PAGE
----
A: The ex­pe­ri­ence is hard to match. That’s not to say there aren’t op­tions that we will take as read­ers, e-books and so forth, but the intrinsic worth of the brickand-mor­tar store is that it can bring all of the op­tions to the cus- tomer in a way that gives them an ex­tra­or­di­nary to­tal ex­pe­ri­ence. In other words, read­ing a book is not only a cere­bral ex­pe­ri­ence. It’s also tac­tile. And you want to be in a place where you can en­joy all of the artis­tic en­deav­ors that a book of­fers to the reader — the feel of it, the smell of it, the con­tent.

Q : What do you see as the fu­ture of book­stores?

A: There have al­ways been chal­lenges

in the book in­dus­try and cer­tainly even more so the re­tail side of the book in­dus­try. That will likely con­tinue. The busi­ness plan, the fi­nan­cial tem­plate, if you will, is frag­ile on the re­tail side. It’s dif­fi­cult to achieve a prof­itable sit­u­a­tion. At the same time, the death of the book­store, the brick-and­mor­tar store, the death of the book has been pre­dicted time and again. For sure, I be­lieve that pop­u­la­tion of the com­mu­nity, the read­ers, need to have ac­cess to in­for­ma­tion of all kinds. They need to have a place where they can ex­pe­ri­ence the dif­fer­ent qual­i­ties of what read­ing a book means, they need to have the ex­change with the book­seller, to talk about books, to seek that in­for­ma­tion. Con­se­quently, I think the book­store will cer­tainly con­tinue to be avail­able for as long as I can think of the pos­si­bil­ity — which is a long time.

Q : What do you think you’ll miss most about be­ing in­volved in the store’s day-to-day op­er­a­tions?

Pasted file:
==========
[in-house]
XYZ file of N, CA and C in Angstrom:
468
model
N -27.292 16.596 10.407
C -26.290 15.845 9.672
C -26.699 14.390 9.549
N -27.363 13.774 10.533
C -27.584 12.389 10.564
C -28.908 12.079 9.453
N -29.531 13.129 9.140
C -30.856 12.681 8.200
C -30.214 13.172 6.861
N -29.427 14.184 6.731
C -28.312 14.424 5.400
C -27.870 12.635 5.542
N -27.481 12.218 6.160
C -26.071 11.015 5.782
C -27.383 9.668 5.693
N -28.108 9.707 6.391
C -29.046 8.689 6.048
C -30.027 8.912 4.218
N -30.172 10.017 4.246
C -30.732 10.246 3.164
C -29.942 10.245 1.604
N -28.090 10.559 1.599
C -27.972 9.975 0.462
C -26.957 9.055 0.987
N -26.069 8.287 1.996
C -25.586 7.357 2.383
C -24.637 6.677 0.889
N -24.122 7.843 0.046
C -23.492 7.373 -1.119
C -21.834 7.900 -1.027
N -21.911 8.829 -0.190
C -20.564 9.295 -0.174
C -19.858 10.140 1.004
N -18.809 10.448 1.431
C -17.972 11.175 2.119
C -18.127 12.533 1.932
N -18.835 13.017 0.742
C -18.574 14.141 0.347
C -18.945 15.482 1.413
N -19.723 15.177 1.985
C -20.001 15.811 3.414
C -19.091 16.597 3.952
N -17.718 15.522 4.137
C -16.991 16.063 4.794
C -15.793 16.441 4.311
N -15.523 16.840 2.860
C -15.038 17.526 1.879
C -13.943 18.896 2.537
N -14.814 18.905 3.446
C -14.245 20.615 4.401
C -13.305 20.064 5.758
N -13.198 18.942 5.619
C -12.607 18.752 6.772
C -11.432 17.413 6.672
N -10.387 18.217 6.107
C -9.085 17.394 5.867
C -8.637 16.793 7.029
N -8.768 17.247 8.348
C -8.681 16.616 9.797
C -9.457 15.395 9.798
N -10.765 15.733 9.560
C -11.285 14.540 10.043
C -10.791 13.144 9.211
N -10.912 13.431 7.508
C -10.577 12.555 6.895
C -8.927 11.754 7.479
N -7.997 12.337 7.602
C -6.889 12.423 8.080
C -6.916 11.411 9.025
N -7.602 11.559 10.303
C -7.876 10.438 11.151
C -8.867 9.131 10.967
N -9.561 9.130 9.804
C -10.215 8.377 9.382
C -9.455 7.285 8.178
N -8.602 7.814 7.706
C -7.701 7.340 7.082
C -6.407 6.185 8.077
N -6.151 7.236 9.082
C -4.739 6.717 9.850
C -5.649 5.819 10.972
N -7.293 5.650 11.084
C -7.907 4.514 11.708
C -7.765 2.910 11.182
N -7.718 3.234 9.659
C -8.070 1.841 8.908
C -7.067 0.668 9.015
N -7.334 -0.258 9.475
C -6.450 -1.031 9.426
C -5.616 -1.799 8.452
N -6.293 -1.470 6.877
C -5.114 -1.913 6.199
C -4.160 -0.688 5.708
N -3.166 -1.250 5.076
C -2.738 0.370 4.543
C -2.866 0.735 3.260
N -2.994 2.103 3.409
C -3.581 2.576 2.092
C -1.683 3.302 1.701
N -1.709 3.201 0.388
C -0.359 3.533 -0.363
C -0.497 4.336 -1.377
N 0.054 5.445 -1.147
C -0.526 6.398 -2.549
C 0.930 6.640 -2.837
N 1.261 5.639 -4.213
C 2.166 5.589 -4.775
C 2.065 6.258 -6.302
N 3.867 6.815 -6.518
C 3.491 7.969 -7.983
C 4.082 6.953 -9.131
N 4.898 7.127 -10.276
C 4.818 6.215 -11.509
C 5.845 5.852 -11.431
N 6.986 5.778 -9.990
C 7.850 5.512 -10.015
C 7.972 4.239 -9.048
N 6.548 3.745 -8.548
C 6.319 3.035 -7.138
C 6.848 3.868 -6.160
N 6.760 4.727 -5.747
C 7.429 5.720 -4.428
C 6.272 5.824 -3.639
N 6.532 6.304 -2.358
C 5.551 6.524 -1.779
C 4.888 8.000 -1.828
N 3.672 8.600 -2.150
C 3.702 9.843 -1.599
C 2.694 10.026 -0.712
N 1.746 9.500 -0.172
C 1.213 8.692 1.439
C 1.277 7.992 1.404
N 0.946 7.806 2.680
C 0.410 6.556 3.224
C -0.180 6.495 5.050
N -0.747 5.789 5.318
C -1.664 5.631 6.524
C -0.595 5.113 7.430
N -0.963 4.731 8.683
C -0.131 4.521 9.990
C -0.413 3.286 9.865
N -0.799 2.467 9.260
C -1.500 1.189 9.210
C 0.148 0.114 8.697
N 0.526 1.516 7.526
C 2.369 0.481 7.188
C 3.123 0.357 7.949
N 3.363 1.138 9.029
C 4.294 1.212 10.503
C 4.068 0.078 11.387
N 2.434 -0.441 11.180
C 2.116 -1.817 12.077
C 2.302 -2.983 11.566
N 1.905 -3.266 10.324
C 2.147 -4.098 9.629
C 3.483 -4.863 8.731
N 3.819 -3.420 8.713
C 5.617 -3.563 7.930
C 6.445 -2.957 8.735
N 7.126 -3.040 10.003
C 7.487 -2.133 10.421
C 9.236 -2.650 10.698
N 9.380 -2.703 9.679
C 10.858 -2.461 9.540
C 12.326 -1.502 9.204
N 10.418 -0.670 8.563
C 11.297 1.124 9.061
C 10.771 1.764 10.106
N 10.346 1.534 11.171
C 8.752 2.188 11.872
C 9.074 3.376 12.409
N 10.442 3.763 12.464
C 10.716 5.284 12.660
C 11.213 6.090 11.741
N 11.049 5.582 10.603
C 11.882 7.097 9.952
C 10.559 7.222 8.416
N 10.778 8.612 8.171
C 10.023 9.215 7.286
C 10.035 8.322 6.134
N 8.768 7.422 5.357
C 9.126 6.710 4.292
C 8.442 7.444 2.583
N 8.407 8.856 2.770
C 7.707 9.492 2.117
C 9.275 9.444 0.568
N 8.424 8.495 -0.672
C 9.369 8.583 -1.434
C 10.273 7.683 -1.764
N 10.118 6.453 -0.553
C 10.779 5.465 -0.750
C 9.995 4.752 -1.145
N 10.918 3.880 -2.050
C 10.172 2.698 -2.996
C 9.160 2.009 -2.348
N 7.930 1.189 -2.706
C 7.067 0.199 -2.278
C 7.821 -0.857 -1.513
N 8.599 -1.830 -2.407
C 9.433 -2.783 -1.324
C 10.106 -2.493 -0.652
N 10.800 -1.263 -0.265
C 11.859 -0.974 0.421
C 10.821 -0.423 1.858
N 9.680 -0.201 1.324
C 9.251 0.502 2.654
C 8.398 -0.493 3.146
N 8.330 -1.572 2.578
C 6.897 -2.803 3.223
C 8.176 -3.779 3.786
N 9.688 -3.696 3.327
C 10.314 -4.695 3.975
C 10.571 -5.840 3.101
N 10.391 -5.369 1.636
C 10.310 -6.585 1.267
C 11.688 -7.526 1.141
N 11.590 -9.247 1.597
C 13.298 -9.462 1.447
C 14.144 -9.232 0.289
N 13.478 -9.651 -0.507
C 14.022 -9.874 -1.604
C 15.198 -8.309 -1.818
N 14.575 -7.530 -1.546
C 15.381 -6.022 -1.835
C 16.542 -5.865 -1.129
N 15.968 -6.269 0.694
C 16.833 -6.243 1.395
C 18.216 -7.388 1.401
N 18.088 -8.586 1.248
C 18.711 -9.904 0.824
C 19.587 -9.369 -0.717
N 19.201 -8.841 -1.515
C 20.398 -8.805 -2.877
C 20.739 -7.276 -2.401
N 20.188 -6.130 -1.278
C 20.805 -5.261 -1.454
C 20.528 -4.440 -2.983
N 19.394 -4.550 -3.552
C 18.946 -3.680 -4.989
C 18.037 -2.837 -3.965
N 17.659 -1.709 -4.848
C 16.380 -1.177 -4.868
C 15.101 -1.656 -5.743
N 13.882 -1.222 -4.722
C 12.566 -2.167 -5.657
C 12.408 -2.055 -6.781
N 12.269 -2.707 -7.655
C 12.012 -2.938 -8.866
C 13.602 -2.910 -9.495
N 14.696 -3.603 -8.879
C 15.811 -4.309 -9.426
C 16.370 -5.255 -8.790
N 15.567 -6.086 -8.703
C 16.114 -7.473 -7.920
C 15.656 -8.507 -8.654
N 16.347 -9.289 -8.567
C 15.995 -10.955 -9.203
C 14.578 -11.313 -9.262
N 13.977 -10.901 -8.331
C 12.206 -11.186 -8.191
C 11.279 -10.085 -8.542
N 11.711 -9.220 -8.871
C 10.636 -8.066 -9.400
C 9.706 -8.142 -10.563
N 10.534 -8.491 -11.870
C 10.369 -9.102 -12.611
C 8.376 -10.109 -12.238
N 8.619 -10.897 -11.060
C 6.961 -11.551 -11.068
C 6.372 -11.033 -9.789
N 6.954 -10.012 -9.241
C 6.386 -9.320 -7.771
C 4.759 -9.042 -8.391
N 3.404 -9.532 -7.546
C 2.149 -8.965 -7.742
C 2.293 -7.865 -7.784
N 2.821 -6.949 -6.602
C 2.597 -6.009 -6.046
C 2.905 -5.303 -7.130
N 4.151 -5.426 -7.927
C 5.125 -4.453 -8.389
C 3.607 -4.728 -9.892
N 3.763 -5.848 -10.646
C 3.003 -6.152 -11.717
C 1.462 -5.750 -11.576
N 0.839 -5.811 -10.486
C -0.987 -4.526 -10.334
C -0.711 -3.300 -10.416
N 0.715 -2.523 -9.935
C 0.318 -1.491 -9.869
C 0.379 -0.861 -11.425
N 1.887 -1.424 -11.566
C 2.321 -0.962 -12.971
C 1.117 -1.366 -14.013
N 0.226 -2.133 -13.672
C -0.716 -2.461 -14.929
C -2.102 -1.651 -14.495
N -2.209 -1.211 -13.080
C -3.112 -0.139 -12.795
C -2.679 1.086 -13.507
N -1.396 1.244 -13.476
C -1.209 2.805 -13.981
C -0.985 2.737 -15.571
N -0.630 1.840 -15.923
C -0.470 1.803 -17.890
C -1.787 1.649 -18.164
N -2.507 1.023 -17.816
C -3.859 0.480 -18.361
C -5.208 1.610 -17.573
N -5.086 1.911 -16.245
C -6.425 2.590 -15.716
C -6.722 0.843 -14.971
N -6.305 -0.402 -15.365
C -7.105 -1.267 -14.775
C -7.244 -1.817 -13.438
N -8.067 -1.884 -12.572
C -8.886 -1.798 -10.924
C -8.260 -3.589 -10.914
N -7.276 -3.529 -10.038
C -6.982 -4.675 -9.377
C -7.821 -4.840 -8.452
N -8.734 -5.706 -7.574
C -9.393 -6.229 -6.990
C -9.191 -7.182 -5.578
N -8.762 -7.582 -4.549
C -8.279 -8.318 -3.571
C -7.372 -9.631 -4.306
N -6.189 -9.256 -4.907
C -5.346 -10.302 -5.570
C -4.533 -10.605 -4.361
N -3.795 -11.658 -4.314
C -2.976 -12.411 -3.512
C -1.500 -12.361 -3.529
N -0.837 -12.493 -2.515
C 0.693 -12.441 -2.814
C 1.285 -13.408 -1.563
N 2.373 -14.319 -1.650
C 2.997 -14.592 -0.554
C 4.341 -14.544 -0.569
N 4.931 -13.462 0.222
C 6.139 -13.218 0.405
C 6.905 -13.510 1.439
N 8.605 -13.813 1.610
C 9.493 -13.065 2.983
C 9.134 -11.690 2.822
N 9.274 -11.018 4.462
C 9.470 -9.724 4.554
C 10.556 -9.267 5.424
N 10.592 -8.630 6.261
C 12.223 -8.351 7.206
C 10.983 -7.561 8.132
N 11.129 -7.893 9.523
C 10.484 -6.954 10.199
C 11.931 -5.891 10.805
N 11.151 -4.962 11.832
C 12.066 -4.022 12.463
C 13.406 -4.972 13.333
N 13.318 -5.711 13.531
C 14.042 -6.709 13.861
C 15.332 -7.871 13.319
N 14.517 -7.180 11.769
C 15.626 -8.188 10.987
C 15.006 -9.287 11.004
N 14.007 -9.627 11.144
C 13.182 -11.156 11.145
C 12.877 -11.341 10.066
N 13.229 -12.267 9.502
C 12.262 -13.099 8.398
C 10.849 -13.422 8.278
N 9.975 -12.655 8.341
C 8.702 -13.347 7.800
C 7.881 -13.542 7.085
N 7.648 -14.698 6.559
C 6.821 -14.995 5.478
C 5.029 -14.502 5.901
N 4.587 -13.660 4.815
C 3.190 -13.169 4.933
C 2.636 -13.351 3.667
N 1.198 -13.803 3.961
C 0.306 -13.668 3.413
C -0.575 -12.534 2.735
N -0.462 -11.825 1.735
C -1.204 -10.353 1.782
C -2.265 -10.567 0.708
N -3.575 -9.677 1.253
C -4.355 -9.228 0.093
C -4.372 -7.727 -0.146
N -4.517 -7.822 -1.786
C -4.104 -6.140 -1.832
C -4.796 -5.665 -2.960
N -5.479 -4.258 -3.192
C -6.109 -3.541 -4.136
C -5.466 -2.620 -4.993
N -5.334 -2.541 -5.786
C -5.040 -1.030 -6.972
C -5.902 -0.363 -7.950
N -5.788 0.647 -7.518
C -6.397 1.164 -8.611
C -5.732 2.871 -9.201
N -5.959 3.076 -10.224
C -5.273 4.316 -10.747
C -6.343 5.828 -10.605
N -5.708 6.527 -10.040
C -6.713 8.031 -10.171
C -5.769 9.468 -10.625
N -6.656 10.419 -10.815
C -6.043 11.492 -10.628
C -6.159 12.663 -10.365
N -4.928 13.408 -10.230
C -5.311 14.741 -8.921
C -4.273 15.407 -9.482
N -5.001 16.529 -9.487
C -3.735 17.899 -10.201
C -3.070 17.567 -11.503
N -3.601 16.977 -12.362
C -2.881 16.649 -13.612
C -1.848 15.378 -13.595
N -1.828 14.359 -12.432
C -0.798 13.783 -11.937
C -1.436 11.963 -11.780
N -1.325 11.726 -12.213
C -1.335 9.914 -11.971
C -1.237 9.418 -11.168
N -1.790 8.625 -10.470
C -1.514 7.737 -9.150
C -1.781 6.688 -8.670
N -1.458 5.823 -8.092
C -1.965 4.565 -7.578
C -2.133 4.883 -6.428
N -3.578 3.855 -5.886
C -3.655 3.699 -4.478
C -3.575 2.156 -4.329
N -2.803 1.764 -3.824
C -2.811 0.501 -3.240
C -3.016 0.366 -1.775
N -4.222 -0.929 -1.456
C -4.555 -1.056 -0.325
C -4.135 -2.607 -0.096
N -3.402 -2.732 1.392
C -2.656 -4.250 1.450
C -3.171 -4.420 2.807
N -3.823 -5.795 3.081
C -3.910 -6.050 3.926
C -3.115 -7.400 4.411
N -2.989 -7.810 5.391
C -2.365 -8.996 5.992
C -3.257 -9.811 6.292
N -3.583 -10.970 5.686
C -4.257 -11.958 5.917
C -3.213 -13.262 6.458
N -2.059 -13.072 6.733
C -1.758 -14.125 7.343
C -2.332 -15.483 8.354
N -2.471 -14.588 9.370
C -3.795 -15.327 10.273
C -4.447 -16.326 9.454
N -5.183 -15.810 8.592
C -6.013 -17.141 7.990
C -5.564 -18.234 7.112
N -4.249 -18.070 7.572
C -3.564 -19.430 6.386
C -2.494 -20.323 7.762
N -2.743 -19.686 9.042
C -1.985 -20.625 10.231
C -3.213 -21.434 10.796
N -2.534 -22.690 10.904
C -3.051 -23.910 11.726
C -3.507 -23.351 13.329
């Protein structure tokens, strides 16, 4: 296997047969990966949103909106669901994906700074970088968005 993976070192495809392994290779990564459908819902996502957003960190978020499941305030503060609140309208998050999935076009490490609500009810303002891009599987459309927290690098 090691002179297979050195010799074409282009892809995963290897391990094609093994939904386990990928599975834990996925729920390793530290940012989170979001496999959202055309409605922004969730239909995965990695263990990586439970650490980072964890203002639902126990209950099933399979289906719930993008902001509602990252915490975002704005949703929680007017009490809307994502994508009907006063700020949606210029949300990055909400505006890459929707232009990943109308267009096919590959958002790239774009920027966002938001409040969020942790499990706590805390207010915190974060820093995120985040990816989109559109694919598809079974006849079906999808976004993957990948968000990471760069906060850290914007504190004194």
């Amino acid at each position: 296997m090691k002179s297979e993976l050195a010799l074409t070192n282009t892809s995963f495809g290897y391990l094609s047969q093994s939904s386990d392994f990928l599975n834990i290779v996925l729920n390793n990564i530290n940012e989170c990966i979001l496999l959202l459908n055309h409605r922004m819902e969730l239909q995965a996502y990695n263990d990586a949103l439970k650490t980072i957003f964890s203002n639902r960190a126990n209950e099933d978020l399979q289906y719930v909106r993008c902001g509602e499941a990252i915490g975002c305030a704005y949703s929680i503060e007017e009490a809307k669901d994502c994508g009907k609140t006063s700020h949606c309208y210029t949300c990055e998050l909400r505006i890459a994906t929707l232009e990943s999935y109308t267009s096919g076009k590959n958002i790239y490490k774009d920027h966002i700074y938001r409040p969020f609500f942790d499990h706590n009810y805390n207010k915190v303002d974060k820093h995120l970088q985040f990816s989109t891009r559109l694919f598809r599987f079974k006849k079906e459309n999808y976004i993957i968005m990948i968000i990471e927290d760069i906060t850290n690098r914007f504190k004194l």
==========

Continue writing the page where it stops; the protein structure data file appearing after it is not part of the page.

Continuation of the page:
A: The peo­ple. The read­ers. Serv­ing the chil­dren. It’s so much fun. There was a child who came into the book­shop one day with his mother, and his eye fell on a book on a shelf from some dis­tance, but it was ob­vi­ously known to him be­cause he was ex­cited to see it — “It’s my fa­vorite book! It’s my mom’s fa­vorite book! It’s my teacher’s fa­vorite book!” It’s a sim­ple thing, but the fact of the mat­ter is there is a lot of plea­sure in know­ing you played some small part in bring­ing that book to­gether with that child for a read­ing ex­pe­ri­ence that was truly ex­cep­tional and that child has shared his love of read­ing and that book with you. You know you’ve made a dif­fer­ence in his life.

Q : What are you most proud of since you pur­chased the Tat­tered Cover in 1974?

A: That’s the hard ques­tion. Work­ing with the in­cred­i­ble peo­ple of the Tat­tered Cover who have de­voted so much of their pas­sion to serv­ing the read­ers. It’s re­ally a spe­cial ex­pe­ri­ence. Tat­tered Cover has been in busi­ness since 1971, and my hope and ex­pec­ta­tion is that it con­tin­ues to live as a busi­ness, in im­por­tant ways serv­ing the com­mu­nity of read­ers.

Andy Cross, The Den­ver Post

Mark Lehn­ertz, man­ager of the Tat­tered Cover Book Store in Lit­tle­ton, helps cus­tomer El­ton Stritt­mater on Fri­day. The four Tat­tered Cover stores of­fi­cially change hands Satur­day.

Kathryn Scott, Den­ver Post file

Long­time Tat­tered Cover Book Store owner Joyce Meskis, 75, plans to re­tire and re­main avail­able as a con­sul­tant.